Always chic, black + white is one dynamic duo that never goes out of style. Here, designer Tobi Fairley proves that the two colors, accented by just a bit of metallic gold, are all you need to create a compelling color story.
Put today’s trendiest neutral, gray, to work in any style interior. Gray’s chameleon-like quality allows the color to appear either warm or cool and pair beautifully with both pastels or kicky colors like hot pink, Kelly green or citrusy shades.
In general, analogous color schemes — colors next to each other on the color wheel, such as blue and green — are more casual and relaxing, and work best in informal or private spaces. This is a good strategy for a bedroom, where you want to rest and recover.
These Are the Most Hilarious Reactions to Pantone’s Color of the Year
A real “cookbook” way to make any space look good without much risk, says designer Mark McCauley, is to use darker color values for the floor, medium color values for the walls and light values for the ceiling.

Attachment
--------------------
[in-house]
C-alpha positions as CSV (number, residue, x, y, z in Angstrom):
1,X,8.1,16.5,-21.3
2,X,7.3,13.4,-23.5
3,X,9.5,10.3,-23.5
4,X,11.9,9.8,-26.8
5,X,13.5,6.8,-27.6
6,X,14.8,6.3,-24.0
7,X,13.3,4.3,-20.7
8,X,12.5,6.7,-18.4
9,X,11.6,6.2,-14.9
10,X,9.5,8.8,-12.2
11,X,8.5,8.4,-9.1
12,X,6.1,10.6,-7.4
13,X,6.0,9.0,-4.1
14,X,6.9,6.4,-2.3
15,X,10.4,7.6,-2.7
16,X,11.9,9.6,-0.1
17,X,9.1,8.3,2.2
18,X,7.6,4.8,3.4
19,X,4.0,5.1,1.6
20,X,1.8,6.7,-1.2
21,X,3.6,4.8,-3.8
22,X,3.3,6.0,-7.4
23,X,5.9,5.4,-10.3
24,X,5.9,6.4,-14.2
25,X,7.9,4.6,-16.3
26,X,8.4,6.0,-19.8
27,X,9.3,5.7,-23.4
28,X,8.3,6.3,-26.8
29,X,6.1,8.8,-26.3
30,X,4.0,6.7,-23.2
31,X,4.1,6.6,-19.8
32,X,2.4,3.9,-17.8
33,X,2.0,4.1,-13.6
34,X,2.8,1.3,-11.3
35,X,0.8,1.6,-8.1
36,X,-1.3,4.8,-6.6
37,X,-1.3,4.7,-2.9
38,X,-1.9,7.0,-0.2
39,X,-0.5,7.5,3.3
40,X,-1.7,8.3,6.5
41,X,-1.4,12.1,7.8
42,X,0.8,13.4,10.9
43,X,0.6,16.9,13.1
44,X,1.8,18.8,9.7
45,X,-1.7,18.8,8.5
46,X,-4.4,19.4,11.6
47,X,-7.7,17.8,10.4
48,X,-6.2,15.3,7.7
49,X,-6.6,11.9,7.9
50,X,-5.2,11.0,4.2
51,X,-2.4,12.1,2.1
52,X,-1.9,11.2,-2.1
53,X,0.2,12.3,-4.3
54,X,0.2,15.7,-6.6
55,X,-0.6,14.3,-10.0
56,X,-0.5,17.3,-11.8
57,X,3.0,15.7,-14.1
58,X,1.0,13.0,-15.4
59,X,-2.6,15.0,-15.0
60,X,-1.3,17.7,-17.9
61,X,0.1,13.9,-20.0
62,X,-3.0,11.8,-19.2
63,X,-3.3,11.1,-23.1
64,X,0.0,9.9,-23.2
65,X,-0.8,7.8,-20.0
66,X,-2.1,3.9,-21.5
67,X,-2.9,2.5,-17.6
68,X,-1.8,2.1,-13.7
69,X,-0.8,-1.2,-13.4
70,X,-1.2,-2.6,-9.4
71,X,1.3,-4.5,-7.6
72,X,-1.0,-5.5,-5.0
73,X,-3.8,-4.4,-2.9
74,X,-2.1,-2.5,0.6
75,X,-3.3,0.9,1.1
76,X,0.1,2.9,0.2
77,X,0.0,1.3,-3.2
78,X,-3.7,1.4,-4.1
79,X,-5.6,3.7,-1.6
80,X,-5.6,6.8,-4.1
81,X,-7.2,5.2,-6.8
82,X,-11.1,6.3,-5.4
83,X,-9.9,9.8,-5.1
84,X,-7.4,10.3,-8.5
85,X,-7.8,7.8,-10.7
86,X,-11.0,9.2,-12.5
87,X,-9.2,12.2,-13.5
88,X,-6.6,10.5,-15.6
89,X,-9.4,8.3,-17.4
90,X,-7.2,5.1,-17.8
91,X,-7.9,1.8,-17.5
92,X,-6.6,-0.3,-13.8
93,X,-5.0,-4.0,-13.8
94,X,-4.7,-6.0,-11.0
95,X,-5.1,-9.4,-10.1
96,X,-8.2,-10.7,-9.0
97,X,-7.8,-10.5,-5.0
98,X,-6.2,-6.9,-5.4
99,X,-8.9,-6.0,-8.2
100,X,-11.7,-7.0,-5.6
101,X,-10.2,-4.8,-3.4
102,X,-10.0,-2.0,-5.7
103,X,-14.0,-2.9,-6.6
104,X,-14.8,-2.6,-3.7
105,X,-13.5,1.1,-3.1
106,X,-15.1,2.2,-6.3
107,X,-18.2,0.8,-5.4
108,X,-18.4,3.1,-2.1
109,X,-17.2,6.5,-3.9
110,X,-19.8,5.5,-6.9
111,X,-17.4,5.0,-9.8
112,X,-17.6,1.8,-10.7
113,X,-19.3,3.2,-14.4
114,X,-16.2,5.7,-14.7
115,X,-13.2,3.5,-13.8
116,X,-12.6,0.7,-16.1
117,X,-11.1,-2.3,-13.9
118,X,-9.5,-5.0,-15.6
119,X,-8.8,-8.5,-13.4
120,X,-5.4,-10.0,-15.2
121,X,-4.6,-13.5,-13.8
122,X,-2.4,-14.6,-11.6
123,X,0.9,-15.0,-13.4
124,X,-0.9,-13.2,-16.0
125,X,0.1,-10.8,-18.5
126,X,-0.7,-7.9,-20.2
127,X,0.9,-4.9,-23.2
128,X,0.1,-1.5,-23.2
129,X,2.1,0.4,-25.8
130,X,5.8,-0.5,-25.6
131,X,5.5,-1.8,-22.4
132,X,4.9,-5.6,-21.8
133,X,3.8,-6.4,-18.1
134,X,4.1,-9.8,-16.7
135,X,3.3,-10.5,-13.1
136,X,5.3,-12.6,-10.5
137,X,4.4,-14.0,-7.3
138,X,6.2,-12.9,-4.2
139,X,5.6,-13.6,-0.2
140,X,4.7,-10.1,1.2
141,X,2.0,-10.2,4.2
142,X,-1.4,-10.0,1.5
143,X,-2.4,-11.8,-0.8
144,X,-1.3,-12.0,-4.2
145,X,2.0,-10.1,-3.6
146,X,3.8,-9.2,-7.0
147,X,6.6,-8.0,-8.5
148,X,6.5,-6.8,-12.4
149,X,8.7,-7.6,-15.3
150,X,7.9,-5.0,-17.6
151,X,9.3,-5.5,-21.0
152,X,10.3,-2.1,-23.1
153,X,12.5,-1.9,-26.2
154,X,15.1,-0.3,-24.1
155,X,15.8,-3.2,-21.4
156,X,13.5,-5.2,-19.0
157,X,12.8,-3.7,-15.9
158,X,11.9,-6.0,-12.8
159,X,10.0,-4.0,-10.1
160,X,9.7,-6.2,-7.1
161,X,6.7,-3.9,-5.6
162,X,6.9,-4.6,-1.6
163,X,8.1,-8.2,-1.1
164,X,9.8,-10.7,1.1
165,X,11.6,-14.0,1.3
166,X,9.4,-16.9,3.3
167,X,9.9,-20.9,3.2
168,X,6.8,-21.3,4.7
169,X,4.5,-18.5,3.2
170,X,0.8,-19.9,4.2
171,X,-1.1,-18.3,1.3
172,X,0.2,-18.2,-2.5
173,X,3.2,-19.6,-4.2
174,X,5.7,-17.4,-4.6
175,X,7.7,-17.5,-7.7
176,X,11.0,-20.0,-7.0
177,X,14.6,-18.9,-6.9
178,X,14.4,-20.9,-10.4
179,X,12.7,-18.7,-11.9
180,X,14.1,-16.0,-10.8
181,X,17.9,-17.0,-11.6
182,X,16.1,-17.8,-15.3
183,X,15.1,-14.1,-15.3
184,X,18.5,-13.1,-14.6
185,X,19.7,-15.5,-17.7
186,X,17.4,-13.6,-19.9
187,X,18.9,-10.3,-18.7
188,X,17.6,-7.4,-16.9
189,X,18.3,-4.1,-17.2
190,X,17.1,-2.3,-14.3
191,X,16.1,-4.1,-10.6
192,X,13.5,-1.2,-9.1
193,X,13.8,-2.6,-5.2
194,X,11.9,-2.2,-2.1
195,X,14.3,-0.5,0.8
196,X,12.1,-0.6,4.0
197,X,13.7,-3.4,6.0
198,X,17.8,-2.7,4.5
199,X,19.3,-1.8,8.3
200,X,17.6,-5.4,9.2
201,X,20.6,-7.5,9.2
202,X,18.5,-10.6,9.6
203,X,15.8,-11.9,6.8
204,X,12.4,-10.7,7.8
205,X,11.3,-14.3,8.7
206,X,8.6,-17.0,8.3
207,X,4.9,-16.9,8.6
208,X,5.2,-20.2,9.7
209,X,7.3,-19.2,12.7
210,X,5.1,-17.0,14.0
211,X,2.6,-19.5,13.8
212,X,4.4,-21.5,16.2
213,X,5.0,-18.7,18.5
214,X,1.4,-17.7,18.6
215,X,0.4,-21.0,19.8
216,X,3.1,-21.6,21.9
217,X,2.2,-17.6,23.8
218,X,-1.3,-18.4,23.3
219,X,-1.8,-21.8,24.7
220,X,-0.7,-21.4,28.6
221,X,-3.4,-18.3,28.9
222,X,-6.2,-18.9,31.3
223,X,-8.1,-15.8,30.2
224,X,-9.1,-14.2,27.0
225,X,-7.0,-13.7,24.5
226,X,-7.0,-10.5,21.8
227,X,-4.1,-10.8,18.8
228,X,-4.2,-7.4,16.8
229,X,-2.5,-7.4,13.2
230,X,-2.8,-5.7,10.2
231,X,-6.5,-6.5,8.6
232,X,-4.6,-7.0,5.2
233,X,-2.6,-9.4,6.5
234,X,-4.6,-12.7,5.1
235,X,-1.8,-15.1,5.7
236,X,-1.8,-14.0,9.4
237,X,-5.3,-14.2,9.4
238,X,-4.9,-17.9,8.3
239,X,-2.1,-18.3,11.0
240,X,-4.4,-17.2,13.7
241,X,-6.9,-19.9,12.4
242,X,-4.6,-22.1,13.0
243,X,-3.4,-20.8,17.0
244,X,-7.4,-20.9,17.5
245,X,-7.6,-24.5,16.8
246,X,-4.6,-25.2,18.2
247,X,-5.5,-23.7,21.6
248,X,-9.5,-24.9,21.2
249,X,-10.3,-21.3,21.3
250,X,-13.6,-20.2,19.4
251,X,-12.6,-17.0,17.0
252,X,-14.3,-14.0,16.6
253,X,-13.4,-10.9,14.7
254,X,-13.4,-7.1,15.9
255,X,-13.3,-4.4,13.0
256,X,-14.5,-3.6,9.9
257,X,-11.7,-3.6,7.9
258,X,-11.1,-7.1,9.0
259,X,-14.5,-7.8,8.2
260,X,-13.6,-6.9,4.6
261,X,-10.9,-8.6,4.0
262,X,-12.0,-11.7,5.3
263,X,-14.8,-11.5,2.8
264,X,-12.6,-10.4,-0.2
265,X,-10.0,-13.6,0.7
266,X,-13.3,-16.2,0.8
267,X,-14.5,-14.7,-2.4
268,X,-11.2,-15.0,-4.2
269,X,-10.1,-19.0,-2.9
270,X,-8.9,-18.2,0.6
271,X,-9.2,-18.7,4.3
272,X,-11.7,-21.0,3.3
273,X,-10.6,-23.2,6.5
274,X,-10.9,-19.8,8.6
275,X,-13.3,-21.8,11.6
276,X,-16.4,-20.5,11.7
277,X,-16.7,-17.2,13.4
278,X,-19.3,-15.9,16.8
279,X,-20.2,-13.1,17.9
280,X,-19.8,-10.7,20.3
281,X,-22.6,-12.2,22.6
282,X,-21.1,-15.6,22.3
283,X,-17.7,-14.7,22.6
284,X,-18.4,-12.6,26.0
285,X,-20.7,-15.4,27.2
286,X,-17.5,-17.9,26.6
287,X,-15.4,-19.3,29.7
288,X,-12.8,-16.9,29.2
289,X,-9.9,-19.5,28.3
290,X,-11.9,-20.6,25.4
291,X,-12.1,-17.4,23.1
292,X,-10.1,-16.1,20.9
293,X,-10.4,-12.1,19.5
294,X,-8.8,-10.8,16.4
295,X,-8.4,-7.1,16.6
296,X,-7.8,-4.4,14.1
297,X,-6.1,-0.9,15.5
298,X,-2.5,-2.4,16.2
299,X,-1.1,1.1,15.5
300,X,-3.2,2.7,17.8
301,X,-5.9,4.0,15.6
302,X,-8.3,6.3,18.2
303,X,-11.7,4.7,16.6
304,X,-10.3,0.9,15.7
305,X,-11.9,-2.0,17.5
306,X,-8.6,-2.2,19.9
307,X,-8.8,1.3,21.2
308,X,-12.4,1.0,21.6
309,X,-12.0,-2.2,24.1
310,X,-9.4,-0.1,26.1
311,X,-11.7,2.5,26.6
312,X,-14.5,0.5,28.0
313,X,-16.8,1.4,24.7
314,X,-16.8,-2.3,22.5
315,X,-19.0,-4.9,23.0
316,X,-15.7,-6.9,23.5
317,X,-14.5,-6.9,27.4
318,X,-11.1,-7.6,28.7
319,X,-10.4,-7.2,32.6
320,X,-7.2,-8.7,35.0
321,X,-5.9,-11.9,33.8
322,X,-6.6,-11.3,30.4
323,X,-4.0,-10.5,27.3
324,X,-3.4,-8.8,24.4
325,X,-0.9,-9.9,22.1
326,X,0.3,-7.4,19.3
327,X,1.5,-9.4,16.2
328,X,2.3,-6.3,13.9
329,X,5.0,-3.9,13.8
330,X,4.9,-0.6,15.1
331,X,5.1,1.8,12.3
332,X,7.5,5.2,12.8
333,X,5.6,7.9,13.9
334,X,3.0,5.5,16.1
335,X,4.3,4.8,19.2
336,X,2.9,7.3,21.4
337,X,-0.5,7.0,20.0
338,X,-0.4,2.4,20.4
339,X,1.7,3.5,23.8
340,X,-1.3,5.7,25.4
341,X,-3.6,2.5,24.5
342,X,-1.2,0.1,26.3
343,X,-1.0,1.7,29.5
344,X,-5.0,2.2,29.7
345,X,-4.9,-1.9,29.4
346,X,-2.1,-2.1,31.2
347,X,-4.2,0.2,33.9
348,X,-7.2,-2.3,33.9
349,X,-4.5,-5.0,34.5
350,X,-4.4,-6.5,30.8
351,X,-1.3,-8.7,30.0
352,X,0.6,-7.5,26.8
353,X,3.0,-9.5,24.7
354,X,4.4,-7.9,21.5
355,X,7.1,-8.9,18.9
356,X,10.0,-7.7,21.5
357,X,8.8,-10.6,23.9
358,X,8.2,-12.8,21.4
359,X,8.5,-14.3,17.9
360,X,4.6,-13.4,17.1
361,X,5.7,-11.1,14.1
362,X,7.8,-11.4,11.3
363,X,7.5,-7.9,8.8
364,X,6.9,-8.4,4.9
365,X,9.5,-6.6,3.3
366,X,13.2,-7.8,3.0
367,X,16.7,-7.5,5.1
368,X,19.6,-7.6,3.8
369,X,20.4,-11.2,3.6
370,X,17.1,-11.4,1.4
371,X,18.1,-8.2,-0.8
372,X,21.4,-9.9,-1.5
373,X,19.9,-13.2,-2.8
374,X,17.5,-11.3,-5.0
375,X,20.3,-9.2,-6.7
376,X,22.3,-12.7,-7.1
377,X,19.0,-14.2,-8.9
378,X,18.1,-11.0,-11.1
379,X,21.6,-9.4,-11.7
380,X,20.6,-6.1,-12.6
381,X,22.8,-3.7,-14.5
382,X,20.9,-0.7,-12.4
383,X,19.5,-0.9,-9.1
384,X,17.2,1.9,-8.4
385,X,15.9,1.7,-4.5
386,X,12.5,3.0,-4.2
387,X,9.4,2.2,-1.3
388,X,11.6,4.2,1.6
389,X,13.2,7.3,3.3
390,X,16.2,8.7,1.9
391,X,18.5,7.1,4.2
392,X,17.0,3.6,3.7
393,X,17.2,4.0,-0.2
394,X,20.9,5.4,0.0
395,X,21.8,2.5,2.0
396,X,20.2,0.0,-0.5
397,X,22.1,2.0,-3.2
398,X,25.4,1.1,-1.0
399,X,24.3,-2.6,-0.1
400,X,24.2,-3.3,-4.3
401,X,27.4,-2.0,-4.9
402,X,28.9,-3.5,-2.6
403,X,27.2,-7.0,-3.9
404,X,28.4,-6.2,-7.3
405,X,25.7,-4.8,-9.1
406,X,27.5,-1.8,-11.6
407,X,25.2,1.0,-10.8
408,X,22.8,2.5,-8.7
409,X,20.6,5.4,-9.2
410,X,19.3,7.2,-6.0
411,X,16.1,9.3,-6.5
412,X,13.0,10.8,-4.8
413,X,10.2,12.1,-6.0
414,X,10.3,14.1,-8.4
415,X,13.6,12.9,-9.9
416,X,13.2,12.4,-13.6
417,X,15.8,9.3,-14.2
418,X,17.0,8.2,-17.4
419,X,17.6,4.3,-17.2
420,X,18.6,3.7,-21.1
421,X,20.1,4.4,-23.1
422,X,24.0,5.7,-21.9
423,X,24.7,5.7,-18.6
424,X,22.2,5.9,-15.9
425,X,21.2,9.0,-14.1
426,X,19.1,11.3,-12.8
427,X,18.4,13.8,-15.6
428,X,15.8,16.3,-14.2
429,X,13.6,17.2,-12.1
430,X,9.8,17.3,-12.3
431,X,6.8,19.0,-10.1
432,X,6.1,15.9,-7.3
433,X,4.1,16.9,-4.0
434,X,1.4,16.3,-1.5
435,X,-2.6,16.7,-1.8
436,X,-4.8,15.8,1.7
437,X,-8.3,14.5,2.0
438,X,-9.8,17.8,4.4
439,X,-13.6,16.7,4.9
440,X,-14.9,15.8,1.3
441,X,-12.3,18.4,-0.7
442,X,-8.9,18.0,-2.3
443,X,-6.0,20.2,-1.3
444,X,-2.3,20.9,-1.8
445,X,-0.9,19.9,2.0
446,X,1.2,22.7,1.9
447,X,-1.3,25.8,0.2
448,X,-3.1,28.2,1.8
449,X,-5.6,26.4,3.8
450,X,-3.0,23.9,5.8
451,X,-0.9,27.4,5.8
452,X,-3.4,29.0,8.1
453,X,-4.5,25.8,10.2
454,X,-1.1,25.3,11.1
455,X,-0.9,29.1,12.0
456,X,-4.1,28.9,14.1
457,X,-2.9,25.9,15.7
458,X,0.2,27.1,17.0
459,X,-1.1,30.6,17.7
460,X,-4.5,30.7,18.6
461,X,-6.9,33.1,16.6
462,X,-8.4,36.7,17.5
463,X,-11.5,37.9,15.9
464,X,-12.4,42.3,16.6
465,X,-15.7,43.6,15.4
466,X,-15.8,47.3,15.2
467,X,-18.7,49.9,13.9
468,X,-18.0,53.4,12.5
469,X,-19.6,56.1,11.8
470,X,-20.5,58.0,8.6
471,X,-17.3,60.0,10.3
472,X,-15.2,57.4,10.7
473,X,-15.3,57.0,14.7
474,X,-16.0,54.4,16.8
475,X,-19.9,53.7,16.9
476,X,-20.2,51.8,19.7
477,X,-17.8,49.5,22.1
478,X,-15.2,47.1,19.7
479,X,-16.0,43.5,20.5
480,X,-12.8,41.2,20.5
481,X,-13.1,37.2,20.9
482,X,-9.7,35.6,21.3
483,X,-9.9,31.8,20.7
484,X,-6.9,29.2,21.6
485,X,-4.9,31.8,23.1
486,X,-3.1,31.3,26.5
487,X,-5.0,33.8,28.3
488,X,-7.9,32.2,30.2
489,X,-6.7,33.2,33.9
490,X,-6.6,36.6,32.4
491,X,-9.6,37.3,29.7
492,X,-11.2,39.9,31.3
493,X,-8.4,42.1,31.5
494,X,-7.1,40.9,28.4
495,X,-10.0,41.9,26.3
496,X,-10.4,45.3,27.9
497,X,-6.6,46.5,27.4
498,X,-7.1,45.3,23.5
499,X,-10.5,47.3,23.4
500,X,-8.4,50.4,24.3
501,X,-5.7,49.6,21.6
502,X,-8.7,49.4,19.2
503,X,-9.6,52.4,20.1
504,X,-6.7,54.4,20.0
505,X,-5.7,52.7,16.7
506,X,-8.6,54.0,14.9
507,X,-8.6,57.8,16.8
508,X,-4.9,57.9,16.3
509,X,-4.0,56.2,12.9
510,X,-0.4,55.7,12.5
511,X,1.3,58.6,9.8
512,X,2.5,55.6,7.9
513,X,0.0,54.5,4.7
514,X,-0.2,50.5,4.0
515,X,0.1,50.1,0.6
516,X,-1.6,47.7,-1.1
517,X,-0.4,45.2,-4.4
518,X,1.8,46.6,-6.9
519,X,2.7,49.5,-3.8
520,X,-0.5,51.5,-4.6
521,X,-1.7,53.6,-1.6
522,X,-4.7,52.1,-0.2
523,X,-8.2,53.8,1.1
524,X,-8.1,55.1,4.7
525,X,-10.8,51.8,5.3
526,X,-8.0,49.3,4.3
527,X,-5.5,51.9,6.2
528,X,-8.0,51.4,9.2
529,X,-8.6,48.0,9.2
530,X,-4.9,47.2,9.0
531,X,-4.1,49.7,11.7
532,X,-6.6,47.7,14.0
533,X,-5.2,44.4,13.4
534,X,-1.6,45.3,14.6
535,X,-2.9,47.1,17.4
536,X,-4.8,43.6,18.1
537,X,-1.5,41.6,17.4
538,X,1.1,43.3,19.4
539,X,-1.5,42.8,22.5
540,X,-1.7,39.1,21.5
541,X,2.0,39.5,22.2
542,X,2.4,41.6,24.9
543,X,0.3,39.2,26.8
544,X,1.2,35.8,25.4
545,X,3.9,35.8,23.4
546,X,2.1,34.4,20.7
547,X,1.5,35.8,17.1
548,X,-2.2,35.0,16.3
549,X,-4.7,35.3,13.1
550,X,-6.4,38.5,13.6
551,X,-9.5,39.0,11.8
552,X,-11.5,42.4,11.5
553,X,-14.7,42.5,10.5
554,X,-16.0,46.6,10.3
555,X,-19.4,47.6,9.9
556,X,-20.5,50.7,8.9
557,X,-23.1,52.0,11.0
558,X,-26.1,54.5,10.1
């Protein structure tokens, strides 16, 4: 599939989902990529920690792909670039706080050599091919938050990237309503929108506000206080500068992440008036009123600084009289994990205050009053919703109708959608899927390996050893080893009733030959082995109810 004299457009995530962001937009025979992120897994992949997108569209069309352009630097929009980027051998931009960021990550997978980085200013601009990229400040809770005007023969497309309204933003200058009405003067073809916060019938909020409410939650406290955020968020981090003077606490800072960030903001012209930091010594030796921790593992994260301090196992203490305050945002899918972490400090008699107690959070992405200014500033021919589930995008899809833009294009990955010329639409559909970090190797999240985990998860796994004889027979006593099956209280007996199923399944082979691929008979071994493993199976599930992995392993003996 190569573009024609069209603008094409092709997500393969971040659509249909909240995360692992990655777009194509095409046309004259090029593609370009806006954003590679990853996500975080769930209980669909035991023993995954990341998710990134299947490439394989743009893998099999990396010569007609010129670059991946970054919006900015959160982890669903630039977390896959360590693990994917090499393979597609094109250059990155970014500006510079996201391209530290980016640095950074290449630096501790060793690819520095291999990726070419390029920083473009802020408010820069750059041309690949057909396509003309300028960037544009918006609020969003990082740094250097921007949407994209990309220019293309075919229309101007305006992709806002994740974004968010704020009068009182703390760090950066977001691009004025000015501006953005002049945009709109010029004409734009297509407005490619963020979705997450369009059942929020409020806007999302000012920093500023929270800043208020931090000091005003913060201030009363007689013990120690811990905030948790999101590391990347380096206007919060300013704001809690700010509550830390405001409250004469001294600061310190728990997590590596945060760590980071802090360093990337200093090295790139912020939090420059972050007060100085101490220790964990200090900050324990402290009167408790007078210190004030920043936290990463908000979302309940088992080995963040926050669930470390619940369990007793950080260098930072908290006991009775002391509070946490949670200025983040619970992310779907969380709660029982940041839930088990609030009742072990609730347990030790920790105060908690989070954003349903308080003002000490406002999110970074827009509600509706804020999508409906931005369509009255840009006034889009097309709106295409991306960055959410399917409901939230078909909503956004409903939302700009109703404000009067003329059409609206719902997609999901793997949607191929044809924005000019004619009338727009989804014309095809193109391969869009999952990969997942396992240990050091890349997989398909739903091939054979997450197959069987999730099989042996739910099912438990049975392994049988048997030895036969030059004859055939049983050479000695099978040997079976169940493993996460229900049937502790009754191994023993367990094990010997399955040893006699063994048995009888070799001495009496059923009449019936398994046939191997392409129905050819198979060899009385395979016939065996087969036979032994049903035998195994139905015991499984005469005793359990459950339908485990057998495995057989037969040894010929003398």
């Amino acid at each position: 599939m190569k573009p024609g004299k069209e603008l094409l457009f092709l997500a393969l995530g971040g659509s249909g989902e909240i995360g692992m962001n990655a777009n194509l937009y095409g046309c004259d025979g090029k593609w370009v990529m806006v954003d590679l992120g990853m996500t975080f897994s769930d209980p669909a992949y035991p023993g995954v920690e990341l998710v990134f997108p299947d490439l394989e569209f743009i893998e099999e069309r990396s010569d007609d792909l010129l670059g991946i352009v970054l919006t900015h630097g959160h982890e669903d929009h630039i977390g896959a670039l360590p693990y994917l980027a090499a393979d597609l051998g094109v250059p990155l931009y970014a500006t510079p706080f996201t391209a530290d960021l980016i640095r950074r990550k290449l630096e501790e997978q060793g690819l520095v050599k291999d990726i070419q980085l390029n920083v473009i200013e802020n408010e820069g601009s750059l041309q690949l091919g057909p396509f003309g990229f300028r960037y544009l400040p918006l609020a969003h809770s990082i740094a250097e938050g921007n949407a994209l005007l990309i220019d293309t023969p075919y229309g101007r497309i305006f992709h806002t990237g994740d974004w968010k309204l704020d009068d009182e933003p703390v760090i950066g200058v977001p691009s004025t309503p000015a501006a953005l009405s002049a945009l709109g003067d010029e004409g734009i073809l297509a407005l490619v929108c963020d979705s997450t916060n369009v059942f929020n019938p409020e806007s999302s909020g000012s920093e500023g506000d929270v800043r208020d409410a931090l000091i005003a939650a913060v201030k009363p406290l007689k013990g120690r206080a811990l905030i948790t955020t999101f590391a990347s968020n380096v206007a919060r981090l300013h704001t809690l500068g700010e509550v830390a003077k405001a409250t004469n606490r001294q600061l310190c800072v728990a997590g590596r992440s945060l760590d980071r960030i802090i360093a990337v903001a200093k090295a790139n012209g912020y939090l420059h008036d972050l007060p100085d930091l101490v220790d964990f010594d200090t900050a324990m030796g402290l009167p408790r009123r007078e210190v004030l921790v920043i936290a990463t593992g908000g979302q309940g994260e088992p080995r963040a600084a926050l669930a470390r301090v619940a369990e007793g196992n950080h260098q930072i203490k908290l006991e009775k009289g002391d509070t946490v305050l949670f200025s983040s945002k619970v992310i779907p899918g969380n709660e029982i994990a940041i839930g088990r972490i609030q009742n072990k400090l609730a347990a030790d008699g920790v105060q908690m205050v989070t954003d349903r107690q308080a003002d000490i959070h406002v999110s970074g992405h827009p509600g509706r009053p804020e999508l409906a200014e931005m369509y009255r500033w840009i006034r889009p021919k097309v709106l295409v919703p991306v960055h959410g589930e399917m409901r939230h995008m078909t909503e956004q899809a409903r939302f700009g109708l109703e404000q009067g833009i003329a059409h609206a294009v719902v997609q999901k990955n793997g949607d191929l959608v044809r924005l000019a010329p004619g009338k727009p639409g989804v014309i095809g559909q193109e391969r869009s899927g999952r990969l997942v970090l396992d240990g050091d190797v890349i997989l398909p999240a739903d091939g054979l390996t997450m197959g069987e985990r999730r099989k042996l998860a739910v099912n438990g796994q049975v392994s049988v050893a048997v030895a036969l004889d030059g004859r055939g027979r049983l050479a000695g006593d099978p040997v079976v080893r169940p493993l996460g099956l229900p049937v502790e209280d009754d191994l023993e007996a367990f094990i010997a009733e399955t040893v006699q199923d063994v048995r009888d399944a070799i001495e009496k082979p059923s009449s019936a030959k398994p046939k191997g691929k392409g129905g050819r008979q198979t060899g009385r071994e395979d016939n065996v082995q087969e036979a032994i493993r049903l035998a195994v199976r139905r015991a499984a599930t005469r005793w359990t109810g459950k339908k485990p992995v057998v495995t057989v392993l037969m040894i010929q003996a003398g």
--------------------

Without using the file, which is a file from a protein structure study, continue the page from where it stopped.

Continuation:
“Any interior space replicates the outside world,” he says. “The exterior environment is generally darker below our feet (the earth itself), medium-valued as you look straight ahead (buildings/trees) and lighter skyward.
If you decorate honestly, other people will appreciate it because it’s you, even if they’d never decorate their own house in the same way. That means if you want to make every room in your house red, white and blue, go for it.
You can make any color look good as long as it truly suits your personal style.
Color palettes and designer-crafted schemes are based on sound color theory and are an excellent starting point for choosing your interior colors, but the true test of colors happens on your walls. Color is, literally, a reflection of light, and it’s impossible for any photo to replicate the natural and artificial light in your interior space.
When it comes to interior design, computers are not just for decorators. There are many online tools that can help amateur decorators choose colors, develop interior color schemes, and even design entire rooms.
Photo By: Kathryn MacDonald © Photography by Kathryn MacDonald
These tools were developed to let you play with paint colors and visualize what a color scheme may look like in your room. Depending upon your browser, some may work a little better than others. Have fun playing!
Photo By: Allison Corona Photography, Let It Shine Photography, Doug Petersen Photography